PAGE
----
According to findings from a new analysis published in JAMA Oncology, multigene testing should be expanded to all women with breast cancer and not just those with certain family histories or clinical factors.
Researchers conducted a microsimulation model comparing multigene BRCA1, BRCA2, and PALB2 testing in all women with breast cancer to BRCA1 and BRCA2 testing in just women with a family history of breast cancer or clinical factors. They used pooled data from 11,836 patients in four large studies to assess the impact on potential prevention and death rates as well as cost effectiveness based on quality-adjusted life-year (QALY).
Their model identified that multigene testing for all U.S. patients with breast cancer could prevent 9,733 cases of breast or ovarian cancer and prevent 2,406 deaths per year. Additionally, it would cost between $61,618 and $65,661 per QALY in the United States, significantly less than minimum willingness-to-pay threshold of $100,000 per QALY.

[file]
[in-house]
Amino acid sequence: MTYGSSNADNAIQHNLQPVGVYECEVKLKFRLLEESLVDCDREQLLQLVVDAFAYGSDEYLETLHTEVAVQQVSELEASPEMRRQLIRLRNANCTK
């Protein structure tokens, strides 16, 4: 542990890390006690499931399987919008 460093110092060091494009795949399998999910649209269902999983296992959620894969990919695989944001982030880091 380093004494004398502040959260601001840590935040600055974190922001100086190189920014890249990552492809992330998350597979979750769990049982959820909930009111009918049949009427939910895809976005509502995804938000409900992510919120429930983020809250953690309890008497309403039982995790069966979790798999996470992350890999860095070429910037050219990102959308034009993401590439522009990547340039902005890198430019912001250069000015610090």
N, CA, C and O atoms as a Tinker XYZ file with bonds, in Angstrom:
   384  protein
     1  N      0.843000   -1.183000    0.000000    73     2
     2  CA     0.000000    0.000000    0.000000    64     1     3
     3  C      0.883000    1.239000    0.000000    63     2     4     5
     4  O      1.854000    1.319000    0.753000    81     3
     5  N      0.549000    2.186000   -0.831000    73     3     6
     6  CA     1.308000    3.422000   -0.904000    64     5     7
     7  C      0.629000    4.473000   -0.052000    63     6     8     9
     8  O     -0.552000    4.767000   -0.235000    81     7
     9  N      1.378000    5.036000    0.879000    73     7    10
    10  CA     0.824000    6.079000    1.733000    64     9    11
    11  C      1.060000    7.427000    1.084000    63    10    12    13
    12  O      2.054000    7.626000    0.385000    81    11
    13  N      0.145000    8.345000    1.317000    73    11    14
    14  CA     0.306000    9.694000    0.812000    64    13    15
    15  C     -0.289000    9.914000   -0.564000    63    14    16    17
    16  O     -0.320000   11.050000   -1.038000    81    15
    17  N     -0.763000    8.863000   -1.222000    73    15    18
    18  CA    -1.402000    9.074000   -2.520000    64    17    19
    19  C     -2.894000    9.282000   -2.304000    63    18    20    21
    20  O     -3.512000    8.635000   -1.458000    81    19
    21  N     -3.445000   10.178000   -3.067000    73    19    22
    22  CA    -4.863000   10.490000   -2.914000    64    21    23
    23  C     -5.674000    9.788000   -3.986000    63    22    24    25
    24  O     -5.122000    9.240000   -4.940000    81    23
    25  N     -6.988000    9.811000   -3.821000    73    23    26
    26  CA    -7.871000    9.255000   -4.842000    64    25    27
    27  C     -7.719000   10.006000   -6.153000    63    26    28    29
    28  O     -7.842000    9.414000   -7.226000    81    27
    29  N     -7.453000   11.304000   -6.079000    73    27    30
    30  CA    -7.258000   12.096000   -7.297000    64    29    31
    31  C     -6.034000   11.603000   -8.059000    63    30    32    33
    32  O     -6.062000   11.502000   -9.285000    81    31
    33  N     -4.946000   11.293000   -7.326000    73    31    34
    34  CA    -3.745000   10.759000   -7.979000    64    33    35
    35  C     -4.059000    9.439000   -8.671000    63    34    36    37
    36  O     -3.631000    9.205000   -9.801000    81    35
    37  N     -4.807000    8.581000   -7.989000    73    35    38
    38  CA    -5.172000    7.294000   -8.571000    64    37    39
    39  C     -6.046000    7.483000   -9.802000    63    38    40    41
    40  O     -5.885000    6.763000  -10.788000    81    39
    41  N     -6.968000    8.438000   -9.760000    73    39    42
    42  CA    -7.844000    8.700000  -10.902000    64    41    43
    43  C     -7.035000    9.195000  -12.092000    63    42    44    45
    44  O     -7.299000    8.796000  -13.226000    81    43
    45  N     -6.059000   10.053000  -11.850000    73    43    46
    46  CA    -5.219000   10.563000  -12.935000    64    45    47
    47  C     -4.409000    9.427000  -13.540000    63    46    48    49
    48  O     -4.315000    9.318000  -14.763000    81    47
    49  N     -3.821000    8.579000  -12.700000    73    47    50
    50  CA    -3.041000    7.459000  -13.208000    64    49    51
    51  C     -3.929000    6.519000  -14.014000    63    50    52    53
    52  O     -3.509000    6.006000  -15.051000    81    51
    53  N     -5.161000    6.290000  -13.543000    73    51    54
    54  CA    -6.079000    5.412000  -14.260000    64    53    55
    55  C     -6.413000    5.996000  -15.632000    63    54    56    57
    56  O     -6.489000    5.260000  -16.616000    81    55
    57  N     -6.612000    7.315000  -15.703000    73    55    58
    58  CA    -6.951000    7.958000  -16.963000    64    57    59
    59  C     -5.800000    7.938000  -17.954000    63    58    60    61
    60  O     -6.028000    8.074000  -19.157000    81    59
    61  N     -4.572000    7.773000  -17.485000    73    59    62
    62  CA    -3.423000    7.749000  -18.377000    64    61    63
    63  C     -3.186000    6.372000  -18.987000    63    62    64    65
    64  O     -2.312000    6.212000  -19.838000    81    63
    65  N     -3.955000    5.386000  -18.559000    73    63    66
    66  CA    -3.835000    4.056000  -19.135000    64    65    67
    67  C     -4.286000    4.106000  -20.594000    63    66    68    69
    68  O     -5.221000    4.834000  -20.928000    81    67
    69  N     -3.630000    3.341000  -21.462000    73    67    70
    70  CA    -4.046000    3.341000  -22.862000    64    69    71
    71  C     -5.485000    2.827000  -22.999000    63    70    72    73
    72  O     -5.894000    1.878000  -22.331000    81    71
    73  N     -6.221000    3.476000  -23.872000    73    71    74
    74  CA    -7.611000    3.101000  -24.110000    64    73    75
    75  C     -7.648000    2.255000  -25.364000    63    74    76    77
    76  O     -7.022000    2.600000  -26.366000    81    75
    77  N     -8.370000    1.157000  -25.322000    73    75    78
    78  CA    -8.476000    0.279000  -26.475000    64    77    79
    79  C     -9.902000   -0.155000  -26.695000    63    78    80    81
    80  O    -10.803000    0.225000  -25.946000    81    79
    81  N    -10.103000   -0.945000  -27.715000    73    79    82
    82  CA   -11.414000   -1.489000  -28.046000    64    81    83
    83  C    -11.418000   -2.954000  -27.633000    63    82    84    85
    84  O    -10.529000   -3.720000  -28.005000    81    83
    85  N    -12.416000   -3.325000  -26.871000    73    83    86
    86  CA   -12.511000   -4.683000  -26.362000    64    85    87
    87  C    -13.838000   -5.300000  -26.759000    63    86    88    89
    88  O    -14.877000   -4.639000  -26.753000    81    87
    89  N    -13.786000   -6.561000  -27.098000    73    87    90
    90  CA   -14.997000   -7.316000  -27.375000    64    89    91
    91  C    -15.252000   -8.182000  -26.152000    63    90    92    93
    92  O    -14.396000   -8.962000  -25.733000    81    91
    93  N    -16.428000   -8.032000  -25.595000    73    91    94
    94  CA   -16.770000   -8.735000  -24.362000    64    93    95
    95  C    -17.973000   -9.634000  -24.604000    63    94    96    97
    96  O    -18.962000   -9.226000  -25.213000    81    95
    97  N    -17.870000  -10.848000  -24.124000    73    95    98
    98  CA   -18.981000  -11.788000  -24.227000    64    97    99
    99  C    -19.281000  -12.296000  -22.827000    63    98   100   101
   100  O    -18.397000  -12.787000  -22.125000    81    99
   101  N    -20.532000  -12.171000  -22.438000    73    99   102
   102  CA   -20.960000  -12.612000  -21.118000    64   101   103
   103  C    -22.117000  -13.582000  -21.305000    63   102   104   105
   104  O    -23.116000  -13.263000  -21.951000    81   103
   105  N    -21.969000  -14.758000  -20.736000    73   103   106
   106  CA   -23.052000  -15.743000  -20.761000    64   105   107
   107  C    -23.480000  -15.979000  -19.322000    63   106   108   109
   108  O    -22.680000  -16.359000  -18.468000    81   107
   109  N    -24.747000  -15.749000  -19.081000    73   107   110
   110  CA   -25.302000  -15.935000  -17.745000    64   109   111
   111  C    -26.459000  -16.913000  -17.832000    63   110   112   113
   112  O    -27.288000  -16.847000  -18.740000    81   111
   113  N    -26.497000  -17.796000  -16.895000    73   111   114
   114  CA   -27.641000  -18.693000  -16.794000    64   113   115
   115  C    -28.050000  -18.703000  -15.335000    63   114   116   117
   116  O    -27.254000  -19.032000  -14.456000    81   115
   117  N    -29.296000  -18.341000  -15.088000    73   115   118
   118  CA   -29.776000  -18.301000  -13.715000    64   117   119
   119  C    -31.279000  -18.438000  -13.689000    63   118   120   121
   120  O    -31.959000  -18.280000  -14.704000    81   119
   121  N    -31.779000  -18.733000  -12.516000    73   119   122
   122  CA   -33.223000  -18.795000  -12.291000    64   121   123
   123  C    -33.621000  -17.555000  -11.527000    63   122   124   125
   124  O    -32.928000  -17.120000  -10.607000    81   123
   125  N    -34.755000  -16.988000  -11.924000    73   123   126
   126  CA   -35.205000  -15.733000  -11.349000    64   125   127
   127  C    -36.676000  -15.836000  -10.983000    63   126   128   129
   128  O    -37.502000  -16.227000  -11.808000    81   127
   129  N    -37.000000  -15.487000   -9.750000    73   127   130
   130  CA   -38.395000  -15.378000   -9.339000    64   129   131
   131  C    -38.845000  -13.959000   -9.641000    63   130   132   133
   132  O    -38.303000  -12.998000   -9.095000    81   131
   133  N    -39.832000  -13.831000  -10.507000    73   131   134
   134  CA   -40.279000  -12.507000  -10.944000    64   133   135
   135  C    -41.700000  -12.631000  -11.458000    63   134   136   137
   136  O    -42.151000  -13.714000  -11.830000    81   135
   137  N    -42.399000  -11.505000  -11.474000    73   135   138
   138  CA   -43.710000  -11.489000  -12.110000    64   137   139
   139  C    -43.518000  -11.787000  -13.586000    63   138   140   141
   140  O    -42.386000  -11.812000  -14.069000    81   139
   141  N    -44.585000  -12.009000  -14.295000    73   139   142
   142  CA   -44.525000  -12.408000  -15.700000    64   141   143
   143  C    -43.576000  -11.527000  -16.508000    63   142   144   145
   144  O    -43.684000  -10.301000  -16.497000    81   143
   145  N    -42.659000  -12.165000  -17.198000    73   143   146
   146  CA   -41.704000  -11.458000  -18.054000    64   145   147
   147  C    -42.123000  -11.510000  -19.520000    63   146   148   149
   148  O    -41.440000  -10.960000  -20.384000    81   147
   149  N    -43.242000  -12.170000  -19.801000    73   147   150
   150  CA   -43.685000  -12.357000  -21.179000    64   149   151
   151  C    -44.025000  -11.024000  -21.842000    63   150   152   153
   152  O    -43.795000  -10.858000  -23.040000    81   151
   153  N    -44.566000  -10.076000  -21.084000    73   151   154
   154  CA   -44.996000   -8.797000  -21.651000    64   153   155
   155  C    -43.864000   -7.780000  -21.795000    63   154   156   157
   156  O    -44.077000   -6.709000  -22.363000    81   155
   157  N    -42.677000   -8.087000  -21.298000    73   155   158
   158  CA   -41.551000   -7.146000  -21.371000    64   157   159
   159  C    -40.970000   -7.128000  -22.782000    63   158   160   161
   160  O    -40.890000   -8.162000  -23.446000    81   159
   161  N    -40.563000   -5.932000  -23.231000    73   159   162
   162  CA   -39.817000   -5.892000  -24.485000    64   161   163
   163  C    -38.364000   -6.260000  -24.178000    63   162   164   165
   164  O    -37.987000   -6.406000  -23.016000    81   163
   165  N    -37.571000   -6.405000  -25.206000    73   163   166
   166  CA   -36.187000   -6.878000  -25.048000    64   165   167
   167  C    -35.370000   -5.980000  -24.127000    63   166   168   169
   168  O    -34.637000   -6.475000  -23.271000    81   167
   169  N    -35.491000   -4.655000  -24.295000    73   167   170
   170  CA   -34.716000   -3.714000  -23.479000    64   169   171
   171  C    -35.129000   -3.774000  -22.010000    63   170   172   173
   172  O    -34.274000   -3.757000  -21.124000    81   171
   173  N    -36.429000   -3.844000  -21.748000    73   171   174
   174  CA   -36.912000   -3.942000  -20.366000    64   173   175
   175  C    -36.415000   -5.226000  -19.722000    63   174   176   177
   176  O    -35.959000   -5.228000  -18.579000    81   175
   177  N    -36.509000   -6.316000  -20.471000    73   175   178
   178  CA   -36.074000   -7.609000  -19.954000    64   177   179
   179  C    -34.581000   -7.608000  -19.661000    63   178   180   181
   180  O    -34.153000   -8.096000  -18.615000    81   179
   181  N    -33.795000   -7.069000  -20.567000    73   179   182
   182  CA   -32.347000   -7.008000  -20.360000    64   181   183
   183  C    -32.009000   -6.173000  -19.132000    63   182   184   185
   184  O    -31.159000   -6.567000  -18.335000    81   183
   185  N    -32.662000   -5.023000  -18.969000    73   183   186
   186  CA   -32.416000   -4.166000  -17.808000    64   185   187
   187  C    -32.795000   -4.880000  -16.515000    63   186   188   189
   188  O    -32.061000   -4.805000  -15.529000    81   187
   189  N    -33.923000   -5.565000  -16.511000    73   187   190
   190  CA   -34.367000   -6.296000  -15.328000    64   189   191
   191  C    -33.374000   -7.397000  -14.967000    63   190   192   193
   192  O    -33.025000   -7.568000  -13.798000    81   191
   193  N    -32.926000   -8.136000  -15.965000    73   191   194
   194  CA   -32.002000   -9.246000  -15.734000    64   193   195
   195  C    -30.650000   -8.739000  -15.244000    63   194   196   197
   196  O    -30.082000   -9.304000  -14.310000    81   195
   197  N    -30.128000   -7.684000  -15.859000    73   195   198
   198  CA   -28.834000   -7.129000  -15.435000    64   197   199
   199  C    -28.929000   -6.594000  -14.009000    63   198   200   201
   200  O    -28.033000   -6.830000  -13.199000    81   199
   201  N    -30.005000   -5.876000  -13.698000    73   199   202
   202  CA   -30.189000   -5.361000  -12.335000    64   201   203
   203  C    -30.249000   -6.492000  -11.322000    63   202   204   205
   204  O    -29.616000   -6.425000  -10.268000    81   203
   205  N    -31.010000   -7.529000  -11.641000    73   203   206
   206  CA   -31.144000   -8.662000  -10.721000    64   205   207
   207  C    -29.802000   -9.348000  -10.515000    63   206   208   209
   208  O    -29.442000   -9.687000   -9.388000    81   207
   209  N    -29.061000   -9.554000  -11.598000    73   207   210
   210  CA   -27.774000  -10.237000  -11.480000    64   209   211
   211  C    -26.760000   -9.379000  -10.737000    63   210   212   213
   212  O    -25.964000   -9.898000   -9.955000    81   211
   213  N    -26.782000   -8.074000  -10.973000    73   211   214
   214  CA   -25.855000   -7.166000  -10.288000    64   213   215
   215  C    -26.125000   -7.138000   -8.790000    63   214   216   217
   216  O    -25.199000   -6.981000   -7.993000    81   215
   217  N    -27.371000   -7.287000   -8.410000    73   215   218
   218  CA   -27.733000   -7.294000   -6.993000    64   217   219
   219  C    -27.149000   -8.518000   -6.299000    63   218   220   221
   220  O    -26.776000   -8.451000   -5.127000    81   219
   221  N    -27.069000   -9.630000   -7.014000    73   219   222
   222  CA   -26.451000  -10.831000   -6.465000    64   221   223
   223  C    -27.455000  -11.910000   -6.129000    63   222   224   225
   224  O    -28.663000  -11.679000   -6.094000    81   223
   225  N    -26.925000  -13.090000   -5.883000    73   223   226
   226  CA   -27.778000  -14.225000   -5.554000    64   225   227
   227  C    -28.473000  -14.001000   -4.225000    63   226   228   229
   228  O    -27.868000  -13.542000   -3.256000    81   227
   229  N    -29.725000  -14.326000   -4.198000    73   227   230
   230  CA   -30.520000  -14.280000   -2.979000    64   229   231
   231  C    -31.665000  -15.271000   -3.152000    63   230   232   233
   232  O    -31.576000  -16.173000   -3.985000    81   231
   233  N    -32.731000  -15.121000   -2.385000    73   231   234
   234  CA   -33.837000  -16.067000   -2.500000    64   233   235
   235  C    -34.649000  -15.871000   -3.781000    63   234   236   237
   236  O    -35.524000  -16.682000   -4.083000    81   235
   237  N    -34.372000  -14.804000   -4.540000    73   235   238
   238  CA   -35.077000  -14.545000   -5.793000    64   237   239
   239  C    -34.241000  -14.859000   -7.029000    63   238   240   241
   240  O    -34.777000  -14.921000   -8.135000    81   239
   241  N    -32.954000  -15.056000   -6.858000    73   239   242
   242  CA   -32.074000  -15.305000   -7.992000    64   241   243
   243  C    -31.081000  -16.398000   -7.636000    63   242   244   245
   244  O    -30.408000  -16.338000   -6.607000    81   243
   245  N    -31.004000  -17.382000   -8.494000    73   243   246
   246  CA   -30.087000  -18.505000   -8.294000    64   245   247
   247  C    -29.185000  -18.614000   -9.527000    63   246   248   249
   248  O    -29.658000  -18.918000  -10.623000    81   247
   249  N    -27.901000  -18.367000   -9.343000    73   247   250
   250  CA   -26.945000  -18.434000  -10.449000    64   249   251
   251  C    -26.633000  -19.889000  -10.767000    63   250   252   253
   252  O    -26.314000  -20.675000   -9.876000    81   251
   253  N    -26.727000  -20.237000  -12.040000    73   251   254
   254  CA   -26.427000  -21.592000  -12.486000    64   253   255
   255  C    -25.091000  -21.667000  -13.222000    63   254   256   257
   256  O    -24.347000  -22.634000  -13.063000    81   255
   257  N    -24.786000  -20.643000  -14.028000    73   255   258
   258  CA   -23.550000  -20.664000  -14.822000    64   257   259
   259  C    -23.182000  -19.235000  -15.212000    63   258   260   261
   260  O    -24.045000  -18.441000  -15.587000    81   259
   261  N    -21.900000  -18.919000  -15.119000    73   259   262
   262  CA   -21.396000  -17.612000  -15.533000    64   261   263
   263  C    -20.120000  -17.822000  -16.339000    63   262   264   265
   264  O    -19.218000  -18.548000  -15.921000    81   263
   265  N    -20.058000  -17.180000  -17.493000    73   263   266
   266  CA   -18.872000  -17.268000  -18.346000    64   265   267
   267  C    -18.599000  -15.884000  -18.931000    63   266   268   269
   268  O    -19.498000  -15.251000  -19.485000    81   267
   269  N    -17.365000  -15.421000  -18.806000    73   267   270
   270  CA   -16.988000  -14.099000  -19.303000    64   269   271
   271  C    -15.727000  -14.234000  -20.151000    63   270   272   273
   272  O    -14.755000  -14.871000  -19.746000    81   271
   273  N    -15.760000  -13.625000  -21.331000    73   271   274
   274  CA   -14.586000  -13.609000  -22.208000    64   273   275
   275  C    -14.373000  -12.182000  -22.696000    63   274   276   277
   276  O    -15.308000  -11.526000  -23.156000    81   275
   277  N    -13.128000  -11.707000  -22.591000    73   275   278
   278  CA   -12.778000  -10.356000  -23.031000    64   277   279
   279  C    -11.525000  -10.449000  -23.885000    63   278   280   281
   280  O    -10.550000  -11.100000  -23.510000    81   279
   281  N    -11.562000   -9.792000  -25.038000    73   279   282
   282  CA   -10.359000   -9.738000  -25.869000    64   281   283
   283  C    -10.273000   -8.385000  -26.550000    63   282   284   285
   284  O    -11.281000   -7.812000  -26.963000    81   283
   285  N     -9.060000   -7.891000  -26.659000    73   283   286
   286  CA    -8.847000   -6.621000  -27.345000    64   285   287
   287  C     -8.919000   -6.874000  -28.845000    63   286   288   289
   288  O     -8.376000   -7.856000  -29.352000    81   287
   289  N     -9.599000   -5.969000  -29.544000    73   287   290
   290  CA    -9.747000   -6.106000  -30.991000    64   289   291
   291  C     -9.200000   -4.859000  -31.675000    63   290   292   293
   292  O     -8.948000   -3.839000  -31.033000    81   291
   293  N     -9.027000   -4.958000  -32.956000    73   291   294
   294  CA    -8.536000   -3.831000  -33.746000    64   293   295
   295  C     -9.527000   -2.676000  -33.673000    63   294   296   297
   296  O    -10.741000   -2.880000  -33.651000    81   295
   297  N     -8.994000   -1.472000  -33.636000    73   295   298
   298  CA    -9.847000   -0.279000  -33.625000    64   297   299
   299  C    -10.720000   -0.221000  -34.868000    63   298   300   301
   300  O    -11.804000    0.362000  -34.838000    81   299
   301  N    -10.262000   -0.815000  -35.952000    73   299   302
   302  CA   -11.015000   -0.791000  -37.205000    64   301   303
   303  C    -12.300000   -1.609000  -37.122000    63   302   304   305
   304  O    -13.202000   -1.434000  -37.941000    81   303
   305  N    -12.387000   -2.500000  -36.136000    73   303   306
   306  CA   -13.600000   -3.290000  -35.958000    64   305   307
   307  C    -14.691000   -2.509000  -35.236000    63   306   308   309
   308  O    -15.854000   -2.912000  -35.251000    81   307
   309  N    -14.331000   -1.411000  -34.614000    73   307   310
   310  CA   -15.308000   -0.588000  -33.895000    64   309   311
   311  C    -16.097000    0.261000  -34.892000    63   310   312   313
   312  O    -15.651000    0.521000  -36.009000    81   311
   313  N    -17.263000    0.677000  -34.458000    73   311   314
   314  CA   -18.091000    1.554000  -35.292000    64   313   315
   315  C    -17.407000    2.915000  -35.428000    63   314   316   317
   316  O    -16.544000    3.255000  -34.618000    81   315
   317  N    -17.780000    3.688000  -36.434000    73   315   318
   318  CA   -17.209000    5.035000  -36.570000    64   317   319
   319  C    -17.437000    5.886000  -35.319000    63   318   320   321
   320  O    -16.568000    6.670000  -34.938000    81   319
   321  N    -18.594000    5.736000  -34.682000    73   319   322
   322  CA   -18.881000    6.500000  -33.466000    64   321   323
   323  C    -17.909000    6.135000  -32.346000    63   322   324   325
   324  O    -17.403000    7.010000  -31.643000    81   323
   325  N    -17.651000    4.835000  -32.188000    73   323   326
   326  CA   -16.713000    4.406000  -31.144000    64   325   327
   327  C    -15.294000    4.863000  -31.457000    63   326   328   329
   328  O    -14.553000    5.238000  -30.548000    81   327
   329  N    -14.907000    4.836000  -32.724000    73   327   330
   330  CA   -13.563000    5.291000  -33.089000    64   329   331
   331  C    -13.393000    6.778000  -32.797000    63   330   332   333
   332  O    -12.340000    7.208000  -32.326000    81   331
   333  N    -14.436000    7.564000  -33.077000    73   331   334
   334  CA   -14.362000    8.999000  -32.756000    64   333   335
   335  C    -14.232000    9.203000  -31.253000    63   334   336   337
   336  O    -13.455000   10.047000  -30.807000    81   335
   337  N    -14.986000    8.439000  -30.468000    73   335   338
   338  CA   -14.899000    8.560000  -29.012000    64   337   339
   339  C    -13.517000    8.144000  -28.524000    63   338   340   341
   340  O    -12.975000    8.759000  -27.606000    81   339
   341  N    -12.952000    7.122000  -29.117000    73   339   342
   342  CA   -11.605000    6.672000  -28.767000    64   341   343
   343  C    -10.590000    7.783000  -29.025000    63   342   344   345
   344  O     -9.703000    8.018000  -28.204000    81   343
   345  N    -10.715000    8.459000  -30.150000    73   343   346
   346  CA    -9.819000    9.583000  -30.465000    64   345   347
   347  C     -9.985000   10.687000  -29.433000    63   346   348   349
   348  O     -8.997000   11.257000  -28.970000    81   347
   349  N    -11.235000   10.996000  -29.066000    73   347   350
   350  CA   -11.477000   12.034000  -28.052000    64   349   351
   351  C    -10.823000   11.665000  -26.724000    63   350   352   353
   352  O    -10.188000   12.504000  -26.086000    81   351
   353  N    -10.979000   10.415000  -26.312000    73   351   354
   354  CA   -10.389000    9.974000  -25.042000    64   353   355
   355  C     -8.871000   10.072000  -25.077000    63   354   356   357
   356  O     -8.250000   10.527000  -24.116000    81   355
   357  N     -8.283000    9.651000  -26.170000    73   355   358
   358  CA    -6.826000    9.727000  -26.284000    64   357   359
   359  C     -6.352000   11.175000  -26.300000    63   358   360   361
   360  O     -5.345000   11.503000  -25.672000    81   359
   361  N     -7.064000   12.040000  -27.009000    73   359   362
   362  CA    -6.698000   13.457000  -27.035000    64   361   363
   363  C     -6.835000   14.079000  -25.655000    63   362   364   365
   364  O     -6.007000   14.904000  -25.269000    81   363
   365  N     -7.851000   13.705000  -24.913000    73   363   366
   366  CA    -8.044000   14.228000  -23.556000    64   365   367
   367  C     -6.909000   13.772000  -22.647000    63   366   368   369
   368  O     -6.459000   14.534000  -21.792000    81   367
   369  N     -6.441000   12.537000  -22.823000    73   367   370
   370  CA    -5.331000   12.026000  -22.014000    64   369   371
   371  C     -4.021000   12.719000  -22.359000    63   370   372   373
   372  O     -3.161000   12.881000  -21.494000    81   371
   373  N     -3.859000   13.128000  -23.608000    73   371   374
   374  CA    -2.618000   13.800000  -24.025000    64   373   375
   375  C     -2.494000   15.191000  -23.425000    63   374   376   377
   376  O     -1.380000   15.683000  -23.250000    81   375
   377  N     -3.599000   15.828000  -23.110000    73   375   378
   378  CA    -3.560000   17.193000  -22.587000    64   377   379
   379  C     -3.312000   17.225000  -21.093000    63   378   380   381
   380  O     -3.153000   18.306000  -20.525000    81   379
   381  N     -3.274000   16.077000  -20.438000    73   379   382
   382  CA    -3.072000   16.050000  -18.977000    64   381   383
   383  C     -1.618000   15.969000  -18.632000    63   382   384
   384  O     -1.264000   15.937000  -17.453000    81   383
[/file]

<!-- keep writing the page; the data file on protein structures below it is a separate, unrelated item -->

The researchers noted that the U.S. Preventive Services Task Force currently recommends against genetic counseling and testing for women without a personal or family history associated with BRCA1 or BRCA2 mutations. They suggested conducting a value-of-information analysis, the results of which could be used to determine whether a recommendation change is needed.